Writing this in mid-2020, I know that most of the folks you’ll meet on the 2021 Trans-Amazonia Challenge won’t have seen a foreign face for many, many months. We can only imagine outpourings of warmth and gratitude from both sides as we finally get to experience the beauty of international, intercultural interaction once again. 

And if adventure travel to you means gliding high above the clouds and sliding down in the dirt, all on one ridiculous all-terrain, no-terrain, white knuckle, border bunny-hopping ride of a freaking lifetime – don’t miss this chance to be an adventure moto-pioneer!

Written by: Fiona Davies (extreme pillion rider and adventure travel writer)

Our Guide to Buying and Selling a Used Motorbike in Colombia

If you’re planning a long-haul motorcycle journey through South America, you’re inevitably going to want a set of wheels of your own. Provided you’re not hell bent on bringing your own wheels from home, buying a used motorcycle on arrival is generally the most cost- effective way to country-hopping through the continent.

If your first question was; “can I, as a foreign tourist, legally purchase a motorcycle in South America” we’ve already given you the answer: 


However, buying a vehicle in a South American country is a little more complicated than just answering a Craigslist ad and handing over a stack of cash.

Furthermore, legalities around non-citizens buying, registering and selling vehicles vary greatly from country to country.

So, for the purposes of this blog, we’re going to focus mainly on what we know best – buying and selling pre-owned bikes in Colombia. Fortunately, Colombia is a great place to kick off a South American adventure from a geographical standpoint, it’s also one of the easiest places to buy your own bike as a foreigner.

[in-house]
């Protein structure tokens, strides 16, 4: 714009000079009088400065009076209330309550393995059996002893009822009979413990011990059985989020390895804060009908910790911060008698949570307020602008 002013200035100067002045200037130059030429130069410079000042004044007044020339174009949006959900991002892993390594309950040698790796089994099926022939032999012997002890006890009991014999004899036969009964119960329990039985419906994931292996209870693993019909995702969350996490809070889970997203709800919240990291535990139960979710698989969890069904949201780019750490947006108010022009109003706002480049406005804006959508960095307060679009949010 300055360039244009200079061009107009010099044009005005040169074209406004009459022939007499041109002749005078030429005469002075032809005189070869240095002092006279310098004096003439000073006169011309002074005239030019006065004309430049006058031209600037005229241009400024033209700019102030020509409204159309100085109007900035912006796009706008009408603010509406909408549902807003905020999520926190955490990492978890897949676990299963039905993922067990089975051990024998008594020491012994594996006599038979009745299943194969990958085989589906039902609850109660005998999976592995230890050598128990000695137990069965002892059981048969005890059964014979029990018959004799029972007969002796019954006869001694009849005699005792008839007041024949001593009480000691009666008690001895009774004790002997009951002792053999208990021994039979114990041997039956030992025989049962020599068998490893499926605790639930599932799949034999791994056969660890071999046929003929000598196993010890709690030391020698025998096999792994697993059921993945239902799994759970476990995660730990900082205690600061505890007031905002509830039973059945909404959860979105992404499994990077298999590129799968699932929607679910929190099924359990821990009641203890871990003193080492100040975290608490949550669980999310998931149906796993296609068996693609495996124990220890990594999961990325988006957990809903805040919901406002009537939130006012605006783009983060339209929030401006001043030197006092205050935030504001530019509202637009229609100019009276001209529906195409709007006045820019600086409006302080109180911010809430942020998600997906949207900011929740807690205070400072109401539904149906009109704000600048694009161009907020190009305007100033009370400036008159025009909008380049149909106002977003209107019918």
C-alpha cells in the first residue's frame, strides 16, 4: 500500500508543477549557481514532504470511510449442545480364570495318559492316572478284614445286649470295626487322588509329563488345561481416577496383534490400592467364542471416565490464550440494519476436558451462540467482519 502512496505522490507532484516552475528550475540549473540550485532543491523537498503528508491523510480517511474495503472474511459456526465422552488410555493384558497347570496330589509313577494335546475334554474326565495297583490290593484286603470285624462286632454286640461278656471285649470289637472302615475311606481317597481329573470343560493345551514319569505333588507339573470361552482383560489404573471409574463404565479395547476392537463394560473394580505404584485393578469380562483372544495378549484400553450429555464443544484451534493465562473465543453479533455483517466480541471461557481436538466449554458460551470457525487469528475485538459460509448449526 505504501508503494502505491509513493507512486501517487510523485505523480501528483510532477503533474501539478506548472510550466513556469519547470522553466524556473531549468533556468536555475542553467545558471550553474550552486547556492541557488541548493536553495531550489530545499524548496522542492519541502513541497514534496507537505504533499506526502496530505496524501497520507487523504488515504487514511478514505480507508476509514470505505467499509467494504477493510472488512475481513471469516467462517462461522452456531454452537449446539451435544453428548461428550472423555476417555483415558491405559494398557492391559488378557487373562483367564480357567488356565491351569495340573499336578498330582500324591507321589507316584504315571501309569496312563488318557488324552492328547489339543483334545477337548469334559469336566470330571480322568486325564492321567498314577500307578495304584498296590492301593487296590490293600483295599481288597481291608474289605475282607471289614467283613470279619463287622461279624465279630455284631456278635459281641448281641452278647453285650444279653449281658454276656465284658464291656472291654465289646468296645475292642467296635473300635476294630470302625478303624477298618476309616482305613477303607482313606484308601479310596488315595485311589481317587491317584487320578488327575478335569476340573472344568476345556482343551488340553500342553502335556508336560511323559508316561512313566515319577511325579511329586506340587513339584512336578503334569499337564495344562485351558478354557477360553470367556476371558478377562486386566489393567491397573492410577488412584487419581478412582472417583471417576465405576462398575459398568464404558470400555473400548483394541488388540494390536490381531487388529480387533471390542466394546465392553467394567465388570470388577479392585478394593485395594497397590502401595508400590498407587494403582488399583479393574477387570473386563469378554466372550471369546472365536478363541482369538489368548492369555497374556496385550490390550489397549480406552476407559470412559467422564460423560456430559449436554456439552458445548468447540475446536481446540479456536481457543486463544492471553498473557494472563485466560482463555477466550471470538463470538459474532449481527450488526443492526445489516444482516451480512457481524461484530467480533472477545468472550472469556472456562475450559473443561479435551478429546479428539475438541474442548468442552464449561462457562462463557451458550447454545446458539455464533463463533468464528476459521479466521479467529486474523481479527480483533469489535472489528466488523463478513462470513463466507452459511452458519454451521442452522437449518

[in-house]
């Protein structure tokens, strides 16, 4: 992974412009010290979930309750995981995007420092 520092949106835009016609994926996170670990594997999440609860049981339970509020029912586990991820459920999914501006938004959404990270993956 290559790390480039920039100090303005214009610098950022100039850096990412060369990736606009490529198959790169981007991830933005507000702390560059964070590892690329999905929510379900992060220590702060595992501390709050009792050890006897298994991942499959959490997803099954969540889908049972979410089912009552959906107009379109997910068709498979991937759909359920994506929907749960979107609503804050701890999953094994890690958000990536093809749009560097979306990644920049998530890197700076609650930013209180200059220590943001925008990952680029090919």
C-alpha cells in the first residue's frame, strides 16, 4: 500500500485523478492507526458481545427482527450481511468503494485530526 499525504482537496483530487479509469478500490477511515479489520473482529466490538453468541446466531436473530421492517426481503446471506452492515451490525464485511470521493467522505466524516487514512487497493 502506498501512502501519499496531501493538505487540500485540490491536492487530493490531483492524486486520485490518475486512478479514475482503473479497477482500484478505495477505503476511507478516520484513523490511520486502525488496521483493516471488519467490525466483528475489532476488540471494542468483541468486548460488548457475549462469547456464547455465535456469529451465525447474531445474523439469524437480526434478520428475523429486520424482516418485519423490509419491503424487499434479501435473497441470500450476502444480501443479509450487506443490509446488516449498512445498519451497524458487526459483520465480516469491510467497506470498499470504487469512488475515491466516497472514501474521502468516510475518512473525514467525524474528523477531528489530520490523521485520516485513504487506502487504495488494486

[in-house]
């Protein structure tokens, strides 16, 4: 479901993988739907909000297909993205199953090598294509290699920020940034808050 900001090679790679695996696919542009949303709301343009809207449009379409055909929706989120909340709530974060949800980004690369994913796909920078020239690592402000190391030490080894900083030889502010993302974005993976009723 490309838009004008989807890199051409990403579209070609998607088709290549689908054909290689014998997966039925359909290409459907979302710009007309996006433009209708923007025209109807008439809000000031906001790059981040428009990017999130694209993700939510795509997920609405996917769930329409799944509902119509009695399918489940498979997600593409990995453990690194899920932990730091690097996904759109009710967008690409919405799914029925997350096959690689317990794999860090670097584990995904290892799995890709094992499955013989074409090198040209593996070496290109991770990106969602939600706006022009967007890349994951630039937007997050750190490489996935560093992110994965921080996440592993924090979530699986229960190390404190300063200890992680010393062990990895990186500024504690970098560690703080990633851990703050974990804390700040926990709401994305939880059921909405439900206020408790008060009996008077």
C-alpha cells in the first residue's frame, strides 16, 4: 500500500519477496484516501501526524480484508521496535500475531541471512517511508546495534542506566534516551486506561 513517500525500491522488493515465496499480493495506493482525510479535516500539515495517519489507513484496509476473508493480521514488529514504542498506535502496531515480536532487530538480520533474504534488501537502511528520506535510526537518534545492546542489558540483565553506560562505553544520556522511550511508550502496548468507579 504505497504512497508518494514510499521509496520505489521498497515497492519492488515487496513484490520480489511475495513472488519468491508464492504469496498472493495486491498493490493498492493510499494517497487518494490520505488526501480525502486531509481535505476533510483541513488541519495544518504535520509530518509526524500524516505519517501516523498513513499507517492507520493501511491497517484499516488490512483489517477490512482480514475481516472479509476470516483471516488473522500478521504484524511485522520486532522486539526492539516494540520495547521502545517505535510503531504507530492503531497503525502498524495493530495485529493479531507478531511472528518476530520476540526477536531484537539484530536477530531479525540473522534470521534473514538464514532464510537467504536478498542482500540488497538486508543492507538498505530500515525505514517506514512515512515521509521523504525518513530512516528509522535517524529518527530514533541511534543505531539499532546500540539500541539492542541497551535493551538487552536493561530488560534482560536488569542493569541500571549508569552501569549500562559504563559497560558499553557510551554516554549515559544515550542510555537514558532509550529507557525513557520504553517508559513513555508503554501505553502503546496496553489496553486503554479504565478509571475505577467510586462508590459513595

Things to Consider Beforehand

Whether you decide to buy a new or a used bike in Colombia or another South American country, you’ll need to do some research up-front.

Some of the most important questions to ask yourself are:

  • Can I register a bike in my own name as a foreigner, without a permanent local address?
  • Do I need any kind of special insurance?
  • What additional paperwork will I need to allow me to legally cross international borders?
  • Will I be able to sell the motorcycle relatively easily afterwards?

And, if you’re buying a used motorcycle:

  • How do I make sure I’m buying a bike that’s not a complete hunk of caca?

Often it’s that last point is that turns out to be the most frustrating. As a general rule, finding pre-owned bikes in good condition can be difficult and time-consuming without the right connections. And even if you buy direct from a dealership, service standards aren’t always as stringent as what you might be used to.